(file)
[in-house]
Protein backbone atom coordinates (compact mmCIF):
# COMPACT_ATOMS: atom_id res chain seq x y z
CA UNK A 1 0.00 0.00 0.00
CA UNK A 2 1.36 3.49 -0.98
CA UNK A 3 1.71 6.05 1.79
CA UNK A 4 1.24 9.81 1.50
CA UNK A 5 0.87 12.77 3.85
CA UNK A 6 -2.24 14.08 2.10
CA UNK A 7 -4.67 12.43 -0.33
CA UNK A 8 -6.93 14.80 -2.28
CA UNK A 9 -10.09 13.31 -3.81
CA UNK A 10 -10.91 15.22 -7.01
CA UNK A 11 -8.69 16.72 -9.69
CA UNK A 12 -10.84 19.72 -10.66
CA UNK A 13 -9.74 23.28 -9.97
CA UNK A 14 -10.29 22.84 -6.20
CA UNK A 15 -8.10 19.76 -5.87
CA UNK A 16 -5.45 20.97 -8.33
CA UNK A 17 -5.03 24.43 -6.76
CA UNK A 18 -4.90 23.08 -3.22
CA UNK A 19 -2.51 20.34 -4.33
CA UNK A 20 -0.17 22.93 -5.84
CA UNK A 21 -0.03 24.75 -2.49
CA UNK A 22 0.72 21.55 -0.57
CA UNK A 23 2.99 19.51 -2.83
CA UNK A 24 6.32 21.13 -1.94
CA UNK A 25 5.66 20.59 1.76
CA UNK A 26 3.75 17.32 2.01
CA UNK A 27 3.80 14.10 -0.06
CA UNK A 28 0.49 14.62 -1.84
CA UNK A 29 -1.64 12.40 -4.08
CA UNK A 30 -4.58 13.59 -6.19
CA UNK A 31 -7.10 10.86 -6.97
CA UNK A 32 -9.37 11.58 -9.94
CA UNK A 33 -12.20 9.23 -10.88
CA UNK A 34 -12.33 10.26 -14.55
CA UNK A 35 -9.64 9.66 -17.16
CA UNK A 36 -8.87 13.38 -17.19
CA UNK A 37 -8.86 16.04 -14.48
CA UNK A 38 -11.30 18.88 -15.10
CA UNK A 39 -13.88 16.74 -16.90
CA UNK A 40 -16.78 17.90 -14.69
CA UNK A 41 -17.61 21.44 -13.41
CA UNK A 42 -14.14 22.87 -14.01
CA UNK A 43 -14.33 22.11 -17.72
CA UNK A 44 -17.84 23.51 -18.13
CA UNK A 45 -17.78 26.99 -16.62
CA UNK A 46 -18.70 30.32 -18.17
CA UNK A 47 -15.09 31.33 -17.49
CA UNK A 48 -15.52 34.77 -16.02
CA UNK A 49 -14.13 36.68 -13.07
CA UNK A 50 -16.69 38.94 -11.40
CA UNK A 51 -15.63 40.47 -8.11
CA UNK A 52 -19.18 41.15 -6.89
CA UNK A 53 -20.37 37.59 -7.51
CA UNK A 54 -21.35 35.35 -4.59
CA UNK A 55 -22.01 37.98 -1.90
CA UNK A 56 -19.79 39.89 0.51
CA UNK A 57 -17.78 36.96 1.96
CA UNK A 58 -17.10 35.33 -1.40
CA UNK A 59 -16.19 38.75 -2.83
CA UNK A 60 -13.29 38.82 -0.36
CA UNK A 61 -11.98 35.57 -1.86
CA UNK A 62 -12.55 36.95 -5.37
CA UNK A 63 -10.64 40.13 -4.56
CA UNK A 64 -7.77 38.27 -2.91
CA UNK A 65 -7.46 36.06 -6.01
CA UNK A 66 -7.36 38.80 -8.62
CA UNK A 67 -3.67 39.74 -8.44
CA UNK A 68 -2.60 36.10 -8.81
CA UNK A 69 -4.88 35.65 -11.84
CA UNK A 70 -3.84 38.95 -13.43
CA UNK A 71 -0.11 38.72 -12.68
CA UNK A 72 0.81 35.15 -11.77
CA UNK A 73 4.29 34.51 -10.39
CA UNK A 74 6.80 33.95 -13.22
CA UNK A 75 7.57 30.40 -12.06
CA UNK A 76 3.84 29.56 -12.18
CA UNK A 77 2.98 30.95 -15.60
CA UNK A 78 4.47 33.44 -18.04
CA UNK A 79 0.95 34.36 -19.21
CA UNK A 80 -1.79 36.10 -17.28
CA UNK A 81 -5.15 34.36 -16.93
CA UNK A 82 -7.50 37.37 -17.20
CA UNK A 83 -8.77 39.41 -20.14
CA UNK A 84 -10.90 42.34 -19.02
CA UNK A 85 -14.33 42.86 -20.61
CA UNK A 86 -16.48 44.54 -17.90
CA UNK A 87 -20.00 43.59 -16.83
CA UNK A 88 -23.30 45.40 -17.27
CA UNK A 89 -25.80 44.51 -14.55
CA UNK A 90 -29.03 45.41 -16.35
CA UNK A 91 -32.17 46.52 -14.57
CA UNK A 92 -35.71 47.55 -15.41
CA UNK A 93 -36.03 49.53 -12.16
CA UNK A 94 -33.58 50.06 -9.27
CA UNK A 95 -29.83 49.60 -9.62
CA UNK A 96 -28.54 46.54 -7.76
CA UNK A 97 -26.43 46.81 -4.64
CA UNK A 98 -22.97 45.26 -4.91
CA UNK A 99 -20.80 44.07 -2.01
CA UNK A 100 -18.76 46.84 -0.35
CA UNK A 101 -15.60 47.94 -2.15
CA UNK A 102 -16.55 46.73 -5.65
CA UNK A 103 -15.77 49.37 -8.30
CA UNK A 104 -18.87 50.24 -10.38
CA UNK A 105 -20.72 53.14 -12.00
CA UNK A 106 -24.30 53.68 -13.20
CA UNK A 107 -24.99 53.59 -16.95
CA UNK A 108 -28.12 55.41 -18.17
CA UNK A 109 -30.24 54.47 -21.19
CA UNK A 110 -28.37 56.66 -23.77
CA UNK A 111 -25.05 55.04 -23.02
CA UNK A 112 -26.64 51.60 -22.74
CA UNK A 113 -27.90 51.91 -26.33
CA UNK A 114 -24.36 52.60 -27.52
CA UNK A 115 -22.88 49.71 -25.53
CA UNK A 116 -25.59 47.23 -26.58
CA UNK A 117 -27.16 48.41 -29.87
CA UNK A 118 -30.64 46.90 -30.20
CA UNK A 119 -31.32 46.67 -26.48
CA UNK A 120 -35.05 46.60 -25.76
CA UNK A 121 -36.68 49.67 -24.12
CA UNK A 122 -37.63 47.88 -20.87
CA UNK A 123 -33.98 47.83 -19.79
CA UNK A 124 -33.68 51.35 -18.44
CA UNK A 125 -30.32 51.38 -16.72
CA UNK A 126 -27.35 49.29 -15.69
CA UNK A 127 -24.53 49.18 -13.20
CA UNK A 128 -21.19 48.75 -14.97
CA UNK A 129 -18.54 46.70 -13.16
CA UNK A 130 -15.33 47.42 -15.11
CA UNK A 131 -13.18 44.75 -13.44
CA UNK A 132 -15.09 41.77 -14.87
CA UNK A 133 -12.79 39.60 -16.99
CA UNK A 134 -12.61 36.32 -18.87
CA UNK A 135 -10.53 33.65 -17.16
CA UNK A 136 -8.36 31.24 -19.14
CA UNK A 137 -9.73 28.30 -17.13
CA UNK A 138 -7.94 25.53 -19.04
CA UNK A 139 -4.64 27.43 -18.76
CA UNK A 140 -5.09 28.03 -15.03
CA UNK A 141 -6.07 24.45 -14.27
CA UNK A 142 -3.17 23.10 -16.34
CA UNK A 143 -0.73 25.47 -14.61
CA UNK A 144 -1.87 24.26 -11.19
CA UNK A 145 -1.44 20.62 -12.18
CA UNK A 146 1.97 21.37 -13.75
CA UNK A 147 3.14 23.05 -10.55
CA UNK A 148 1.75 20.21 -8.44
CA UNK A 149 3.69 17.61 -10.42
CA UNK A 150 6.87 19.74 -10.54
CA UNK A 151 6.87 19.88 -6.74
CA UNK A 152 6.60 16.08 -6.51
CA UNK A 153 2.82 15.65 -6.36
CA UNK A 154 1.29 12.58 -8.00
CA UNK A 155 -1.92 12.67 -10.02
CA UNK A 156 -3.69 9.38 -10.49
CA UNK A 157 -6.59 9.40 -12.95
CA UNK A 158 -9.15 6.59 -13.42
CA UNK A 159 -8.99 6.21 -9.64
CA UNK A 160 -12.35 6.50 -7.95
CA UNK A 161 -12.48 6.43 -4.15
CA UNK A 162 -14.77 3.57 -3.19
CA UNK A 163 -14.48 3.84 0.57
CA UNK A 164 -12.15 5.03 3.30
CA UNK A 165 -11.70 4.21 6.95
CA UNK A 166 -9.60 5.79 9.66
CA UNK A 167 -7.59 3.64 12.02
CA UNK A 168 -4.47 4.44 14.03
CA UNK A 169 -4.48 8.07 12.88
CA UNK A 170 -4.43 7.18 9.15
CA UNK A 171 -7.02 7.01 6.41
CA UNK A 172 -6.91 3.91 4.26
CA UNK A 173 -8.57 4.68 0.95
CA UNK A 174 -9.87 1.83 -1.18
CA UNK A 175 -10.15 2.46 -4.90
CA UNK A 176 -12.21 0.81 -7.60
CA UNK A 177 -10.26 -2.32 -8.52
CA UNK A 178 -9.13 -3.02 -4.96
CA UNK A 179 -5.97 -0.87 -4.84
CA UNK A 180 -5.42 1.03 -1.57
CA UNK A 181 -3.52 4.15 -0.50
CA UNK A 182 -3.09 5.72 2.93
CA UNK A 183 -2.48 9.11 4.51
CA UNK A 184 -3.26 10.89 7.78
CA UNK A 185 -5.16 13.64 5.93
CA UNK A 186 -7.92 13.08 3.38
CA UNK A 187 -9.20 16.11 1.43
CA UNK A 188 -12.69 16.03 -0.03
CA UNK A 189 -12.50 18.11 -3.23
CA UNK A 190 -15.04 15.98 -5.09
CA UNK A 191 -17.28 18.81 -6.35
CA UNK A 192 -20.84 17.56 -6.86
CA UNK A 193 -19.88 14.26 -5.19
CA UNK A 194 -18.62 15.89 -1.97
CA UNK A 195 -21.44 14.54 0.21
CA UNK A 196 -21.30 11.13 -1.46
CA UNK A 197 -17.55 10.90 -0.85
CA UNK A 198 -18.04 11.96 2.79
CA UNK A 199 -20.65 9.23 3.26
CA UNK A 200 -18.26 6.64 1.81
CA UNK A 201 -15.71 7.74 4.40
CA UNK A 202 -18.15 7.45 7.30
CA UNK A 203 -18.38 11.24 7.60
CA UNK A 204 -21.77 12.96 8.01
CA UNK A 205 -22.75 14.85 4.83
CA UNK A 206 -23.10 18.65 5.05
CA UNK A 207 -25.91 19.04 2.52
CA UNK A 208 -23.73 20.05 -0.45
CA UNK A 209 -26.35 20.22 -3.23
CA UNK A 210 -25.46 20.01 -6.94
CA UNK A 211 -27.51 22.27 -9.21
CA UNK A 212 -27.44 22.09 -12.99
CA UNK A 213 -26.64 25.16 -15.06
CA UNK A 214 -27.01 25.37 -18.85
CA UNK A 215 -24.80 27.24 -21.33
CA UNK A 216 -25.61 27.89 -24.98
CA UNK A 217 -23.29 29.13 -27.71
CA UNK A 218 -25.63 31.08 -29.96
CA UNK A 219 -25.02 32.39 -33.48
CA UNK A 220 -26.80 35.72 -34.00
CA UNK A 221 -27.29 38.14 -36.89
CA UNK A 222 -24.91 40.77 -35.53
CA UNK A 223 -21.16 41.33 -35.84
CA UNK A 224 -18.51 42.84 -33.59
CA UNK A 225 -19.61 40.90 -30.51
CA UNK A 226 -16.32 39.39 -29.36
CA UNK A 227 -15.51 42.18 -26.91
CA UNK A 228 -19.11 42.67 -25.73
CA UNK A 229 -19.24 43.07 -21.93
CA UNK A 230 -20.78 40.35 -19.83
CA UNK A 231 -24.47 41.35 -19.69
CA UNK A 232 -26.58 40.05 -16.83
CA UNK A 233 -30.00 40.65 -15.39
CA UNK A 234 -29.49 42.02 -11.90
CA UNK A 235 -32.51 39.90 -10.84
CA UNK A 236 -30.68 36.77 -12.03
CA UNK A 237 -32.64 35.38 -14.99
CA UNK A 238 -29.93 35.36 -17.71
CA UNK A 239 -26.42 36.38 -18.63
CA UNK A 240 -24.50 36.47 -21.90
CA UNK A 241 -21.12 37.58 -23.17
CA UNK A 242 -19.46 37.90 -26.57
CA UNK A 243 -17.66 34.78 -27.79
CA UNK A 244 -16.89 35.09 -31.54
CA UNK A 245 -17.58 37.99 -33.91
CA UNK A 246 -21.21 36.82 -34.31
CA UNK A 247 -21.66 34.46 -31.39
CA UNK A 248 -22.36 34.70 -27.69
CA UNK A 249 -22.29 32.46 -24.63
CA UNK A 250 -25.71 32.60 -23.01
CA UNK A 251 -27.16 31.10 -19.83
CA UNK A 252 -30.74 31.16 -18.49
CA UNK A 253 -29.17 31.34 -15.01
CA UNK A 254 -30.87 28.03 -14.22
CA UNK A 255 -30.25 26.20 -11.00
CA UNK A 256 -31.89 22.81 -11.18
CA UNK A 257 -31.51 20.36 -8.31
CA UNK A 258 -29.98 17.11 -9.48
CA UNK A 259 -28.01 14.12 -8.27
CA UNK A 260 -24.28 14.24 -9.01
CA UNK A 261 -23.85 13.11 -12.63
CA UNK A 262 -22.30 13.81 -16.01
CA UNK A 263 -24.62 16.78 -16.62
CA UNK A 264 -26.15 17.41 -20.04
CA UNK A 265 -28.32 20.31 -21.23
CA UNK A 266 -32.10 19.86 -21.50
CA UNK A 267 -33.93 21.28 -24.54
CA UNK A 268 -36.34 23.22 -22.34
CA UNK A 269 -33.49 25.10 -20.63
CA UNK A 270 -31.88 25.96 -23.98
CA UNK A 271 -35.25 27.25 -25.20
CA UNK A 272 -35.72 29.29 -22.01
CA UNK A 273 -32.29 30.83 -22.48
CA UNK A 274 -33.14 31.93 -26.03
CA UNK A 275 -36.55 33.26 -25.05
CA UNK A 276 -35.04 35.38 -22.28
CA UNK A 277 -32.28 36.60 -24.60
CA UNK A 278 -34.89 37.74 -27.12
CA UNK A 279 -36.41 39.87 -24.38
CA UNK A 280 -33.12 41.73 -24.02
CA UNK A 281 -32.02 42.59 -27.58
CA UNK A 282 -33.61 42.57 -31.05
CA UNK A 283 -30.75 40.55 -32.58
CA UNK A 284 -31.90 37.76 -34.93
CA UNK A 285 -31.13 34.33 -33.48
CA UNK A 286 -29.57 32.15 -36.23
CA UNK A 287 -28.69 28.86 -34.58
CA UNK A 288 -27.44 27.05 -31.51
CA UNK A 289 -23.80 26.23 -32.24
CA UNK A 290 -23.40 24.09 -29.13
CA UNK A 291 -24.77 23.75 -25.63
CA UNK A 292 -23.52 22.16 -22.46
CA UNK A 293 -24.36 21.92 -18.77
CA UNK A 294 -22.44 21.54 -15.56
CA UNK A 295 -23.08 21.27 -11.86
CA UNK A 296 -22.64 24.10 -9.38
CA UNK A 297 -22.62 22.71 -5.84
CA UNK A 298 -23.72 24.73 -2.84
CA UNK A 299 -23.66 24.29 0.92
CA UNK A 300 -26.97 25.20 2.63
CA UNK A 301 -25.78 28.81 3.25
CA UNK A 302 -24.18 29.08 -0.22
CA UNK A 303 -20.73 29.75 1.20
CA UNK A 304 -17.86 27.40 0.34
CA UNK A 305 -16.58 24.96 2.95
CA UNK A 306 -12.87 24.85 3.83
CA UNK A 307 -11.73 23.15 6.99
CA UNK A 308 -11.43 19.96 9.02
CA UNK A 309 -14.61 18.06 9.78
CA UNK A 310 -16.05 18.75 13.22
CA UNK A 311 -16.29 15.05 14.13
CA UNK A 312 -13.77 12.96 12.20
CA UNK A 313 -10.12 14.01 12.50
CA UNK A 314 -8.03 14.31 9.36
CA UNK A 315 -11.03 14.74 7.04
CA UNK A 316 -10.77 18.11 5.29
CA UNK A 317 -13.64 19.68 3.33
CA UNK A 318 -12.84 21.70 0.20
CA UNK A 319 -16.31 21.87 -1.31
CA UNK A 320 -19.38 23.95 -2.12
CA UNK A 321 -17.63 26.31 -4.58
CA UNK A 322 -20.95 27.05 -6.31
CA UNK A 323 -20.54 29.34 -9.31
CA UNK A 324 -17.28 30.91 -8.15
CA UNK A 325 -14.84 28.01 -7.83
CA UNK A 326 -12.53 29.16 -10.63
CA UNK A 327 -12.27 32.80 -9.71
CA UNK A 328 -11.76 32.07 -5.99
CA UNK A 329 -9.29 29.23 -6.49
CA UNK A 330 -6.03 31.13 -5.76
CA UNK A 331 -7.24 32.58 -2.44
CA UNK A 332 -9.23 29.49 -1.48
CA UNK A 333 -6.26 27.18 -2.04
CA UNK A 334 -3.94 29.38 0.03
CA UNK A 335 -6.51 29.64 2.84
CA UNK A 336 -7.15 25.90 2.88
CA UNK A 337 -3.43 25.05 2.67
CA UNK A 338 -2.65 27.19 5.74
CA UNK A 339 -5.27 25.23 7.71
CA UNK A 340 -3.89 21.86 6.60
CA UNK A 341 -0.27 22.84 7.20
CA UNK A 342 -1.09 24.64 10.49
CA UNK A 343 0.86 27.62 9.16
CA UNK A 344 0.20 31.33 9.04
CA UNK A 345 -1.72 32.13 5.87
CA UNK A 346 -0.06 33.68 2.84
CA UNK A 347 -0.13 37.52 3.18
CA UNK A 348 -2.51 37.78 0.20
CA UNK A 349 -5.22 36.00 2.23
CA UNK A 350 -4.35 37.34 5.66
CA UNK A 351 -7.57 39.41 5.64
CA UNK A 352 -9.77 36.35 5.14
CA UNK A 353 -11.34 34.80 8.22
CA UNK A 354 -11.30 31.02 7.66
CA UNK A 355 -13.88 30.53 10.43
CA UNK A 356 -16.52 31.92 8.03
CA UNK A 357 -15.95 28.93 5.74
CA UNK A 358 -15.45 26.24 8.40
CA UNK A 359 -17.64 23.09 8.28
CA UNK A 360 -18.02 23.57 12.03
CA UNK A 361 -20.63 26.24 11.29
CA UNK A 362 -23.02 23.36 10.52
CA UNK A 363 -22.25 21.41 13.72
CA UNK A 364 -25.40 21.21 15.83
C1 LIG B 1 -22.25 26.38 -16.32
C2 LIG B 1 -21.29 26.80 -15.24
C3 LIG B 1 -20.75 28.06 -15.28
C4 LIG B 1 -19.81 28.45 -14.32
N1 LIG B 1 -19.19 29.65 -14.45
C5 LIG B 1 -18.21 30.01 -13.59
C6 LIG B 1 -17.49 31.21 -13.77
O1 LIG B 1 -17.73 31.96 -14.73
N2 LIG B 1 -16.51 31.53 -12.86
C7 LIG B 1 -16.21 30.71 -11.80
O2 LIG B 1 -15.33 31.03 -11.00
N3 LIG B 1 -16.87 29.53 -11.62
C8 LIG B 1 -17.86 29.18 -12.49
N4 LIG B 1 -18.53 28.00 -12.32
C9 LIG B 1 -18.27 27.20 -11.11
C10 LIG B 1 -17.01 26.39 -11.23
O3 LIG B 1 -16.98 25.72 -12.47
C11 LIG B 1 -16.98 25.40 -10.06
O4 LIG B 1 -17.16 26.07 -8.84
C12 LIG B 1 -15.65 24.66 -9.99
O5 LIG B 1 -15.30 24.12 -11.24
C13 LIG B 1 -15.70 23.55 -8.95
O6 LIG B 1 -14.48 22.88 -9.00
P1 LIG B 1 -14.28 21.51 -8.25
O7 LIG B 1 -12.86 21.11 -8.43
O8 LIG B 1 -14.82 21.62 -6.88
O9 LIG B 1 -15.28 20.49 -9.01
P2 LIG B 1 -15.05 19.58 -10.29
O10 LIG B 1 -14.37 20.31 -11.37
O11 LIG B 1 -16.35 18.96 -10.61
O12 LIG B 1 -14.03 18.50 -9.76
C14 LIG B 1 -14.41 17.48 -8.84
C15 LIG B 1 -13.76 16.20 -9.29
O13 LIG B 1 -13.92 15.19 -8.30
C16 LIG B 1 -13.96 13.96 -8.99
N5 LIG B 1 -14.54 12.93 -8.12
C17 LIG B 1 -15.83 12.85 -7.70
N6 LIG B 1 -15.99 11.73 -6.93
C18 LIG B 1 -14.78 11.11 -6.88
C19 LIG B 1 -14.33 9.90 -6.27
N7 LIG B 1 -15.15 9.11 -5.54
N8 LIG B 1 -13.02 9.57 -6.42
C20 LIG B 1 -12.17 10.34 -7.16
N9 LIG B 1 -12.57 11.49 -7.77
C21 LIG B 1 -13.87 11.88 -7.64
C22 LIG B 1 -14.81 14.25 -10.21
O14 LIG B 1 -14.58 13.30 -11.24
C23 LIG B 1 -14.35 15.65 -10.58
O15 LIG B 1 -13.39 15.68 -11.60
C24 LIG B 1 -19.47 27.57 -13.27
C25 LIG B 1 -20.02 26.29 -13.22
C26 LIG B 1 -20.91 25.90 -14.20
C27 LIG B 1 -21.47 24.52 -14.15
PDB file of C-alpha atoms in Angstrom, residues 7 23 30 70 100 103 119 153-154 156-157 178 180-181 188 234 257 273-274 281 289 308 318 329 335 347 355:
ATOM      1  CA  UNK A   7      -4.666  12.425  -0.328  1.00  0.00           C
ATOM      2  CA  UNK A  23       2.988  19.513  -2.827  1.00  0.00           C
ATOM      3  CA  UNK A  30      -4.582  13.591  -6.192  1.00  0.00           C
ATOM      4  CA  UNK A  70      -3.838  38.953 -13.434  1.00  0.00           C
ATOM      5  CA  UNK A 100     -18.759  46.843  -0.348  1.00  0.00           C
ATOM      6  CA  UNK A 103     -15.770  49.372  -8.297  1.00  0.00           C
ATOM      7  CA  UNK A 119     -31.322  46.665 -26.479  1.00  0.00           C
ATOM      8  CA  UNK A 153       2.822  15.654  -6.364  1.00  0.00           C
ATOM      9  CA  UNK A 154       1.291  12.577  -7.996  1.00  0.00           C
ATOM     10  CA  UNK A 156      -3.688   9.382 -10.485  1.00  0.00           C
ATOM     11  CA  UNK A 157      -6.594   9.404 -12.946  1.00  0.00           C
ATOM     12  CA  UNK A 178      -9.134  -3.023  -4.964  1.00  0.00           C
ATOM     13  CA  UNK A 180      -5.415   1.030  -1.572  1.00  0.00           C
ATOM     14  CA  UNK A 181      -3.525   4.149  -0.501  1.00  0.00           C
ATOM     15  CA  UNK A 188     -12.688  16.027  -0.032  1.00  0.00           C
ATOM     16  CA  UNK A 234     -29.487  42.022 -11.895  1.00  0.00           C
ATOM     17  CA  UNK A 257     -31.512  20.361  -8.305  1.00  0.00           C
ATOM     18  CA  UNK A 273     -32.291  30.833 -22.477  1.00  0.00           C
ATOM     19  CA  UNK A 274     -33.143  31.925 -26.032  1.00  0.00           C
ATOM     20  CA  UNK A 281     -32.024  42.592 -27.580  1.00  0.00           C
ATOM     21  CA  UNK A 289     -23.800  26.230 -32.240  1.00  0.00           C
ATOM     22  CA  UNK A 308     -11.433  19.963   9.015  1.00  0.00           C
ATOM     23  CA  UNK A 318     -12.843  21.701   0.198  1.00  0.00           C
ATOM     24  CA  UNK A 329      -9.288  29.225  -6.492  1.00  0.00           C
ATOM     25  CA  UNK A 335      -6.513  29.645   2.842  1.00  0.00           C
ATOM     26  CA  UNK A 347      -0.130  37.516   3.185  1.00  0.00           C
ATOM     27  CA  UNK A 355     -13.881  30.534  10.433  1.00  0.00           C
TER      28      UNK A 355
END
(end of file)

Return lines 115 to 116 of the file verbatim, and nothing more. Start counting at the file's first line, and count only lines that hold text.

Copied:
CA UNK A 112 -26.64 51.60 -22.74
CA UNK A 113 -27.90 51.91 -26.33